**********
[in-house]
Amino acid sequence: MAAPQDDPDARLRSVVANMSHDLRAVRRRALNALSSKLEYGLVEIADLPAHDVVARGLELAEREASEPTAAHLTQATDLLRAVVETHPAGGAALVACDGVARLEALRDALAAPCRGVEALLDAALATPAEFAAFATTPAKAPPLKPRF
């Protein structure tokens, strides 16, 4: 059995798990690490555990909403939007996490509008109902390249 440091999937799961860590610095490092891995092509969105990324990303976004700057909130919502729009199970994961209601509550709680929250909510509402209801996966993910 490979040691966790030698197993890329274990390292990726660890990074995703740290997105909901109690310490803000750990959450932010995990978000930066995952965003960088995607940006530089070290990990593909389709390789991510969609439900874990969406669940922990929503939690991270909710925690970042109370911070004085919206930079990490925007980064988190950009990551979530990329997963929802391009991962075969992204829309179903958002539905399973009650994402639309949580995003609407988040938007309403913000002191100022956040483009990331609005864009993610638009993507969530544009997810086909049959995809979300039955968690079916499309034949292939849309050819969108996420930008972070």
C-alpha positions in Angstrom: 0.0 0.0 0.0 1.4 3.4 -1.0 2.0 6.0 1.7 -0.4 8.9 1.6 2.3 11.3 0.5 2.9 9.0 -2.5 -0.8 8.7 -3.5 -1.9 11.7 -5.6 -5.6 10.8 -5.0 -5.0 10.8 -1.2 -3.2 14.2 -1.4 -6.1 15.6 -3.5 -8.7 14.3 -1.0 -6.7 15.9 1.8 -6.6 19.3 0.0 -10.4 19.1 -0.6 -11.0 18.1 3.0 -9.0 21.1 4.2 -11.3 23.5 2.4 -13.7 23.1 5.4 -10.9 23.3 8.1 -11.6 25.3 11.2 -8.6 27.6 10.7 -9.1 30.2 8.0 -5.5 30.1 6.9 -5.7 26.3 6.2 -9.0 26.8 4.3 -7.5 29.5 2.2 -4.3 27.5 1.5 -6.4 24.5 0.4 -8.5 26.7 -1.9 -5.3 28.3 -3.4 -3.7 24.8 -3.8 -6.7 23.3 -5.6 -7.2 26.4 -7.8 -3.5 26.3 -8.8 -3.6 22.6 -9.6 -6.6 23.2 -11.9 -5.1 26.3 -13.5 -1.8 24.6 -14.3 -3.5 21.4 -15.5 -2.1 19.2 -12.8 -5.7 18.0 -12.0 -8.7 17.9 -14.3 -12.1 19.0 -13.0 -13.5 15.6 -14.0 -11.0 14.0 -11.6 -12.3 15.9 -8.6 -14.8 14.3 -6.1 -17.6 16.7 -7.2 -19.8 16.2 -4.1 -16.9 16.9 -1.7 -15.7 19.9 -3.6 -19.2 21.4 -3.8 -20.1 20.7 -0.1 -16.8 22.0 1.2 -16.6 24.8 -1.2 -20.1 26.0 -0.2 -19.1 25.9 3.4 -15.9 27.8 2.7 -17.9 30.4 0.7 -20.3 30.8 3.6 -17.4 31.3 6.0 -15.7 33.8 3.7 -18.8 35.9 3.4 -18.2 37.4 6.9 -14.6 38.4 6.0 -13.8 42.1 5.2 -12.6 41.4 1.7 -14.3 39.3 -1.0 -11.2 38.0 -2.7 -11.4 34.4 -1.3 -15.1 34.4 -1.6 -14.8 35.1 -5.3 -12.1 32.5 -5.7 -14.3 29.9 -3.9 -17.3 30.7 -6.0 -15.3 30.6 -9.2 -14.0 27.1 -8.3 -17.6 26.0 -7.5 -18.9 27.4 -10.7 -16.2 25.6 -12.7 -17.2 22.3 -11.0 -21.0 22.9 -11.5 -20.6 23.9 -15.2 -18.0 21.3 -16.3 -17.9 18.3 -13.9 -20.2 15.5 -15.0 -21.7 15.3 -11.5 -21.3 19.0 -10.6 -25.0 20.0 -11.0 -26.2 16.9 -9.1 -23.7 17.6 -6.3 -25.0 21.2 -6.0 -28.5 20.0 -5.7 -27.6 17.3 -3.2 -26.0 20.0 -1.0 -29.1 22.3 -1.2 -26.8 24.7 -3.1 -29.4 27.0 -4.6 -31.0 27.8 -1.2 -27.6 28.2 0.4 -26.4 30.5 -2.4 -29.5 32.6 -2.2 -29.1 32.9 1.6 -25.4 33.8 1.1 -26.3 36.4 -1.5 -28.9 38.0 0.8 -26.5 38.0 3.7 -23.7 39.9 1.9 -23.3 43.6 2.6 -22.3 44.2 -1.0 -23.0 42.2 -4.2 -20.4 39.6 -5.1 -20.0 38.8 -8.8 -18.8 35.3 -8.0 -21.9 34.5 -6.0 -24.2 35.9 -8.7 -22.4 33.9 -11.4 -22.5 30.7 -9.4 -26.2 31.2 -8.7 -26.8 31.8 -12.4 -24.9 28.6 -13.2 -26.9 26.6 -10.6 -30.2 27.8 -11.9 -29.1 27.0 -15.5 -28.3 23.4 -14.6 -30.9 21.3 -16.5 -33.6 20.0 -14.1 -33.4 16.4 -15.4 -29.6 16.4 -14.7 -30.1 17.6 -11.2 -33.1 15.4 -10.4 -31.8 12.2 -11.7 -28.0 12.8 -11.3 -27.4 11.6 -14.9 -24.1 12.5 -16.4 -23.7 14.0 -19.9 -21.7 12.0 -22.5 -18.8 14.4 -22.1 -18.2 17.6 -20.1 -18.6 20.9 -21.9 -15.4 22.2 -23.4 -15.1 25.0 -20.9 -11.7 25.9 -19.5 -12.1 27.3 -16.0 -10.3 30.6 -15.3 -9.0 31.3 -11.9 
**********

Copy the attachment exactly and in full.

[in-house]
Amino acid sequence: MAAPQDDPDARLRSVVANMSHDLRAVRRRALNALSSKLEYGLVEIADLPAHDVVARGLELAEREASEPTAAHLTQATDLLRAVVETHPAGGAALVACDGVARLEALRDALAAPCRGVEALLDAALATPAEFAAFATTPAKAPPLKPRF
């Protein structure tokens, strides 16, 4: 059995798990690490555990909403939007996490509008109902390249 440091999937799961860590610095490092891995092509969105990324990303976004700057909130919502729009199970994961209601509550709680929250909510509402209801996966993910 490979040691966790030698197993890329274990390292990726660890990074995703740290997105909901109690310490803000750990959450932010995990978000930066995952965003960088995607940006530089070290990990593909389709390789991510969609439900874990969406669940922990929503939690991270909710925690970042109370911070004085919206930079990490925007980064988190950009990551979530990329997963929802391009991962075969992204829309179903958002539905399973009650994402639309949580995003609407988040938007309403913000002191100022956040483009990331609005864009993610638009993507969530544009997810086909049959995809979300039955968690079916499309034949292939849309050819969108996420930008972070």
C-alpha positions in Angstrom: 0.0 0.0 0.0 1.4 3.4 -1.0 2.0 6.0 1.7 -0.4 8.9 1.6 2.3 11.3 0.5 2.9 9.0 -2.5 -0.8 8.7 -3.5 -1.9 11.7 -5.6 -5.6 10.8 -5.0 -5.0 10.8 -1.2 -3.2 14.2 -1.4 -6.1 15.6 -3.5 -8.7 14.3 -1.0 -6.7 15.9 1.8 -6.6 19.3 0.0 -10.4 19.1 -0.6 -11.0 18.1 3.0 -9.0 21.1 4.2 -11.3 23.5 2.4 -13.7 23.1 5.4 -10.9 23.3 8.1 -11.6 25.3 11.2 -8.6 27.6 10.7 -9.1 30.2 8.0 -5.5 30.1 6.9 -5.7 26.3 6.2 -9.0 26.8 4.3 -7.5 29.5 2.2 -4.3 27.5 1.5 -6.4 24.5 0.4 -8.5 26.7 -1.9 -5.3 28.3 -3.4 -3.7 24.8 -3.8 -6.7 23.3 -5.6 -7.2 26.4 -7.8 -3.5 26.3 -8.8 -3.6 22.6 -9.6 -6.6 23.2 -11.9 -5.1 26.3 -13.5 -1.8 24.6 -14.3 -3.5 21.4 -15.5 -2.1 19.2 -12.8 -5.7 18.0 -12.0 -8.7 17.9 -14.3 -12.1 19.0 -13.0 -13.5 15.6 -14.0 -11.0 14.0 -11.6 -12.3 15.9 -8.6 -14.8 14.3 -6.1 -17.6 16.7 -7.2 -19.8 16.2 -4.1 -16.9 16.9 -1.7 -15.7 19.9 -3.6 -19.2 21.4 -3.8 -20.1 20.7 -0.1 -16.8 22.0 1.2 -16.6 24.8 -1.2 -20.1 26.0 -0.2 -19.1 25.9 3.4 -15.9 27.8 2.7 -17.9 30.4 0.7 -20.3 30.8 3.6 -17.4 31.3 6.0 -15.7 33.8 3.7 -18.8 35.9 3.4 -18.2 37.4 6.9 -14.6 38.4 6.0 -13.8 42.1 5.2 -12.6 41.4 1.7 -14.3 39.3 -1.0 -11.2 38.0 -2.7 -11.4 34.4 -1.3 -15.1 34.4 -1.6 -14.8 35.1 -5.3 -12.1 32.5 -5.7 -14.3 29.9 -3.9 -17.3 30.7 -6.0 -15.3 30.6 -9.2 -14.0 27.1 -8.3 -17.6 26.0 -7.5 -18.9 27.4 -10.7 -16.2 25.6 -12.7 -17.2 22.3 -11.0 -21.0 22.9 -11.5 -20.6 23.9 -15.2 -18.0 21.3 -16.3 -17.9 18.3 -13.9 -20.2 15.5 -15.0 -21.7 15.3 -11.5 -21.3 19.0 -10.6 -25.0 20.0 -11.0 -26.2 16.9 -9.1 -23.7 17.6 -6.3 -25.0 21.2 -6.0 -28.5 20.0 -5.7 -27.6 17.3 -3.2 -26.0 20.0 -1.0 -29.1 22.3 -1.2 -26.8 24.7 -3.1 -29.4 27.0 -4.6 -31.0 27.8 -1.2 -27.6 28.2 0.4 -26.4 30.5 -2.4 -29.5 32.6 -2.2 -29.1 32.9 1.6 -25.4 33.8 1.1 -26.3 36.4 -1.5 -28.9 38.0 0.8 -26.5 38.0 3.7 -23.7 39.9 1.9 -23.3 43.6 2.6 -22.3 44.2 -1.0 -23.0 42.2 -4.2 -20.4 39.6 -5.1 -20.0 38.8 -8.8 -18.8 35.3 -8.0 -21.9 34.5 -6.0 -24.2 35.9 -8.7 -22.4 33.9 -11.4 -22.5 30.7 -9.4 -26.2 31.2 -8.7 -26.8 31.8 -12.4 -24.9 28.6 -13.2 -26.9 26.6 -10.6 -30.2 27.8 -11.9 -29.1 27.0 -15.5 -28.3 23.4 -14.6 -30.9 21.3 -16.5 -33.6 20.0 -14.1 -33.4 16.4 -15.4 -29.6 16.4 -14.7 -30.1 17.6 -11.2 -33.1 15.4 -10.4 -31.8 12.2 -11.7 -28.0 12.8 -11.3 -27.4 11.6 -14.9 -24.1 12.5 -16.4 -23.7 14.0 -19.9 -21.7 12.0 -22.5 -18.8 14.4 -22.1 -18.2 17.6 -20.1 -18.6 20.9 -21.9 -15.4 22.2 -23.4 -15.1 25.0 -20.9 -11.7 25.9 -19.5 -12.1 27.3 -16.0 -10.3 30.6 -15.3 -9.0 31.3 -11.9 